R, 3.5 stars
Have you seen Seth Rogen on a talk show? He has this nervous
laugh that's terribly uncool and more than a little grating, and his stories
aren't as funny as they should be, but he's so darn likable that you gloss over
the tepid jokes and those painful, "Heh, heh hehs." Rogen provides the voice
for Paul, the computer-animated alien that is the central figure in Paul, a foul-mouthed slacker comedy (does anyone still
say "slacker?) about a pair of sci-fi geeks (I don't really think sci-fi fans
are geeks, but I also don't think genre buffs will mind the term all that much)
and their adventures with a stoner alien.
Simon Pegg and Nick Frost wrote and star in Paul. The pair starred in Shaun of the Dead and Hot Fuzz, both of which Pegg co-wrote with Edgar Wright. Paul isn't anywhere near as good as Shaun or Fuzz,
but it's so darn likable that you gloss over the tepid jokes and the sloppy
pacing and the obviousness of it all and just grin.
It may sound like I'm damning the film with faint praise,
but let me tell you, assembling a comedy where the lead characters are
genuinely pleasant doesn't happen all that often. Yes, I'm picking at Paul, but I enjoyed myself. Incidentally, you know those
"darns" I used a couple of times earlier? They started off being "damns," but I
changed them because I used the phrase "damning with faint praise" and thought
three damns would be excessive.
The filmmakers did not share my feelings. Paul is stuffed to the gills with cussing, from the
standard "fucks" and variations thereof to some of the more colorfully odd
combinations of swear words you're likely to hear outside of a marathon of
stand-up comedians doing stereotypical impressions of someone with Tourette
Syndrome. At the advance screening I attended, a number of parents brought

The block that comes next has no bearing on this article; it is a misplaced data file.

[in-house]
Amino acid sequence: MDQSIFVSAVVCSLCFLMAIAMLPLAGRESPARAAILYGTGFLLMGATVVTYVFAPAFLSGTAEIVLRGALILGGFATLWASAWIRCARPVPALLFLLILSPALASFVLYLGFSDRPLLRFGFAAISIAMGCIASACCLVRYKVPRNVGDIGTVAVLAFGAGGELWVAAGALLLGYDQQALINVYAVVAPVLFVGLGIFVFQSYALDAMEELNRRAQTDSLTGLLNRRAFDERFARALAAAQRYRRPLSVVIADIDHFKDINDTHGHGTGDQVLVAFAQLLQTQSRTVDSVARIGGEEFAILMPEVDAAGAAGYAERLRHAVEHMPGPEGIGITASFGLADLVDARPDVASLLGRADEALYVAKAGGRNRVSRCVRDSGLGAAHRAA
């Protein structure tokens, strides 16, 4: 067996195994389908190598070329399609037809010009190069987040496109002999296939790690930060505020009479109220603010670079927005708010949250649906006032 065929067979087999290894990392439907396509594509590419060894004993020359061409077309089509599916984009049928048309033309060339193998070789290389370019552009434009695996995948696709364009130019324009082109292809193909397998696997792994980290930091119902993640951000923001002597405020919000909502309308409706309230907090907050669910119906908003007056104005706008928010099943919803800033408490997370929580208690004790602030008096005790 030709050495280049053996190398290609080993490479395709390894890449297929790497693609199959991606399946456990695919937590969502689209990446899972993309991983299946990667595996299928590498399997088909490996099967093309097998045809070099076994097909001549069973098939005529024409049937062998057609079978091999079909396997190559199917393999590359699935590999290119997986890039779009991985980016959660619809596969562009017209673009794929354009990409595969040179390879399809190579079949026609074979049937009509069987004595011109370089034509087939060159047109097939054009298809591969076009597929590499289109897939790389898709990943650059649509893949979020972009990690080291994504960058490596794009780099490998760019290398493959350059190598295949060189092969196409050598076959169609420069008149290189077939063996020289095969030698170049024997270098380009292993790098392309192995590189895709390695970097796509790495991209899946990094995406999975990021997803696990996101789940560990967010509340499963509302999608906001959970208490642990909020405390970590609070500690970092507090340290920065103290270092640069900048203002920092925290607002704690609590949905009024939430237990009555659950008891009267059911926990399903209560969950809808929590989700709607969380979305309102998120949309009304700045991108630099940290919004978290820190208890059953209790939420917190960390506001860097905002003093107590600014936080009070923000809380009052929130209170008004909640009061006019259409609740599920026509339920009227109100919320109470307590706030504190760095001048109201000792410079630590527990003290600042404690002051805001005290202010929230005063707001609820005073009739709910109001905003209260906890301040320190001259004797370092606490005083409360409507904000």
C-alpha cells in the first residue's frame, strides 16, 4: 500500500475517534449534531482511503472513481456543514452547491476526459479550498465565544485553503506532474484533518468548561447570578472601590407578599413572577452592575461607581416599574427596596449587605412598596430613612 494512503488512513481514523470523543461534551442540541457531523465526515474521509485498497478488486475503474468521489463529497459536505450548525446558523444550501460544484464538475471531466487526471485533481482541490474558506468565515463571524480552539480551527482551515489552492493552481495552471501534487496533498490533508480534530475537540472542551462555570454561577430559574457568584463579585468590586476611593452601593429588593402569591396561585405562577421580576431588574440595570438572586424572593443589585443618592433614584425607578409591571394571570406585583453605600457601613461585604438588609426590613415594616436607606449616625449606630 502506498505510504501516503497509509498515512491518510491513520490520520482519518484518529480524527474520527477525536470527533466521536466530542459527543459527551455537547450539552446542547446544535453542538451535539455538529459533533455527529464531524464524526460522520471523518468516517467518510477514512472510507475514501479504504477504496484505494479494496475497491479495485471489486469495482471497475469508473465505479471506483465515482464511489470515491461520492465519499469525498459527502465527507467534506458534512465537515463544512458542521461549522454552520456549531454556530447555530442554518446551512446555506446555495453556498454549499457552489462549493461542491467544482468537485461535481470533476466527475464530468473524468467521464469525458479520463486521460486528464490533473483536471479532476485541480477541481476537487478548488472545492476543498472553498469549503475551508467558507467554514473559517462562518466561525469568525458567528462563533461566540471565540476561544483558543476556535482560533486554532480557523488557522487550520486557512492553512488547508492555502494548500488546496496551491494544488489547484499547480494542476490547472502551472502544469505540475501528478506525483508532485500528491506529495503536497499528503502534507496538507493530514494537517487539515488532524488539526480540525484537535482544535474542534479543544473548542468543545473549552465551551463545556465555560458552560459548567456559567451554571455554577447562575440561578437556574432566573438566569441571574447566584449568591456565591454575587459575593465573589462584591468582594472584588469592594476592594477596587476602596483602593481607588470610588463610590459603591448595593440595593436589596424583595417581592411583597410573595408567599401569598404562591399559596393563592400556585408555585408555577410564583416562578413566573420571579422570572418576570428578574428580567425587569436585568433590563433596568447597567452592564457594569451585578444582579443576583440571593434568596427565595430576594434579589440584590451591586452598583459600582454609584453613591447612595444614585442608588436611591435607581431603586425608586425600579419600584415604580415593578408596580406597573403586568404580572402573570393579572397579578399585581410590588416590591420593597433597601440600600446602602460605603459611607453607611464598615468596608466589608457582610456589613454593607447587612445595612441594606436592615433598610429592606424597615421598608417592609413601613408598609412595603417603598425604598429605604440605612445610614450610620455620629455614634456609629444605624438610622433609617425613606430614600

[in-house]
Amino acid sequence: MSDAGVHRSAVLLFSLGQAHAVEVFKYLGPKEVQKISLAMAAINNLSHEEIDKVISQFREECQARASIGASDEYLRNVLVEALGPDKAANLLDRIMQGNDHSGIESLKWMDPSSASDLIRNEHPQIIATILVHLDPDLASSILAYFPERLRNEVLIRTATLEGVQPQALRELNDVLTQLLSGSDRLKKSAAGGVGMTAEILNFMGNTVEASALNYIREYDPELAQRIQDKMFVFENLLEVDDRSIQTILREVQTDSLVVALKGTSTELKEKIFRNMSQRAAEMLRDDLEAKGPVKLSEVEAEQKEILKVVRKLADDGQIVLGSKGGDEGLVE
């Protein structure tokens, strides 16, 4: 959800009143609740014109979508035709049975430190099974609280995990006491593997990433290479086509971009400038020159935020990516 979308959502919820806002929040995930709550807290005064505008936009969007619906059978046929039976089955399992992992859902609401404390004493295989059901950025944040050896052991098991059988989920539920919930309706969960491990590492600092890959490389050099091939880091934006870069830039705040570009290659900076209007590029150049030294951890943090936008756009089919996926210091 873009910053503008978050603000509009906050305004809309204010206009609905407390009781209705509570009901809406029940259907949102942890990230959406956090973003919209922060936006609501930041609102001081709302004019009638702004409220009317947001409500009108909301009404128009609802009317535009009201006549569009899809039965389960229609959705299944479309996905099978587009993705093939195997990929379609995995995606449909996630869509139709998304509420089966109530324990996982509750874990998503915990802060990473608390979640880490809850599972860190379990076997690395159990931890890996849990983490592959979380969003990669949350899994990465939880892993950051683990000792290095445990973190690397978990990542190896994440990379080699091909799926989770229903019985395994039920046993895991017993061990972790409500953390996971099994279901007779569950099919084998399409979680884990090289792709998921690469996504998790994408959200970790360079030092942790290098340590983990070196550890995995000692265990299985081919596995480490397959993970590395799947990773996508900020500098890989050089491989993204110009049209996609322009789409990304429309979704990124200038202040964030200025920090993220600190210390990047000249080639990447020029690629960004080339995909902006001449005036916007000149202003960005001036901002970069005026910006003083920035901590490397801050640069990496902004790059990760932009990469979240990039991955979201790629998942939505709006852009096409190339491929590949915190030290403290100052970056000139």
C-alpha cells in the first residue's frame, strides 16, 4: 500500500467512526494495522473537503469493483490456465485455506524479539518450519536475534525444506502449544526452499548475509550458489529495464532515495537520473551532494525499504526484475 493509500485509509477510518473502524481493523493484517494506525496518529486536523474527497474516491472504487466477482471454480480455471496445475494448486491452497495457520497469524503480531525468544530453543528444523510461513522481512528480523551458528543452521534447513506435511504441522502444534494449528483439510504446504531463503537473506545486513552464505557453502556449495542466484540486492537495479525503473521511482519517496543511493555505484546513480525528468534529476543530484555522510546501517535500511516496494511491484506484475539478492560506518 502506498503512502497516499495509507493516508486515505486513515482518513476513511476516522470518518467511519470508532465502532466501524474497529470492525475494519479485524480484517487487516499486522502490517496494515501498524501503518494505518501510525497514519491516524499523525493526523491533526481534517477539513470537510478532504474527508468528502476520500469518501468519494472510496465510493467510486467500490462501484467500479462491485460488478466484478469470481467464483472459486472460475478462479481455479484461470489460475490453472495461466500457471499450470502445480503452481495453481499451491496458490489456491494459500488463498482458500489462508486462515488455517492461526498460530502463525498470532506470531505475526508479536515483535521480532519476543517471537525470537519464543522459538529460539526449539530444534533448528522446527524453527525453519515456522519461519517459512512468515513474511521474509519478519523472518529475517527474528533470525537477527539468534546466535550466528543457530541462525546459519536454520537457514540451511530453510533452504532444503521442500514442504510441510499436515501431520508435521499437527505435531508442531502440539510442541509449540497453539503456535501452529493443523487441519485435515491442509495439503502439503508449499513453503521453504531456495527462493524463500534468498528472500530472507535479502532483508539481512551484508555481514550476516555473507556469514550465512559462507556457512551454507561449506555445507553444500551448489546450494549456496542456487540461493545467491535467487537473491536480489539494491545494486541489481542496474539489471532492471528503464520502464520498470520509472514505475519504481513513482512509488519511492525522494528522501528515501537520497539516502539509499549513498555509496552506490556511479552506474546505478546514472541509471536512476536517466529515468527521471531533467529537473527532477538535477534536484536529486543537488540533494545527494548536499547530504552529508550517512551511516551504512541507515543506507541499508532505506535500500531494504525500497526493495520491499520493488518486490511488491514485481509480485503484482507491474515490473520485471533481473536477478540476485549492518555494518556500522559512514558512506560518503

their children. Perhaps they saw the computer-animated alien and assumed Paul was a kiddie movie, despite the prominent "R"
rating. Perhaps they were just stupid – excuse me, I mean motherfucking tit-balls
stupid. Regardless, their young 'uns got a crash course in naughty talk over
the film's 104 minutes.
Wanna talk plot? Two sci-fi fans from the UK meet stoner
alien Paul, who's being chased by government types (including Jason Bateman).
They hide him in their RV and take off down Road Trip Comedy Highway 1. Along
the way, they meet a variety of peculiar folks, most notably an
ultra-conservative Christian (Kristen Wiig), whose religious beliefs are
shattered by the presence of the petite pot-bellied alien. She has a mixture of
a breakdown and a breakthrough and joins the boys on their adventures.
Pegg and Frost's screenplay takes cheap shots at Christians,
while over-relying on dope jokes and body part gags. The sci-fi and movie
references range from obvious to delightful (absolutely loved the music in the roadhouse) to Dennis Miller-level
obscure (there's a nod to Capturing the Friedmans. Really!), but enough about all that. I liked Pegg
and Frost as the sci-fi fanboys and best friends. I liked Wiig as the nutty
hick. I liked Seth Rogen as Paul. Spending an hour and forty lazy minutes with
them was agreeable enough that I'll probably do it again when the film comes
out on video. And to be fair, some of the jokes are pretty darn pussy-ass
dog-dick good. Heh, heh, heh.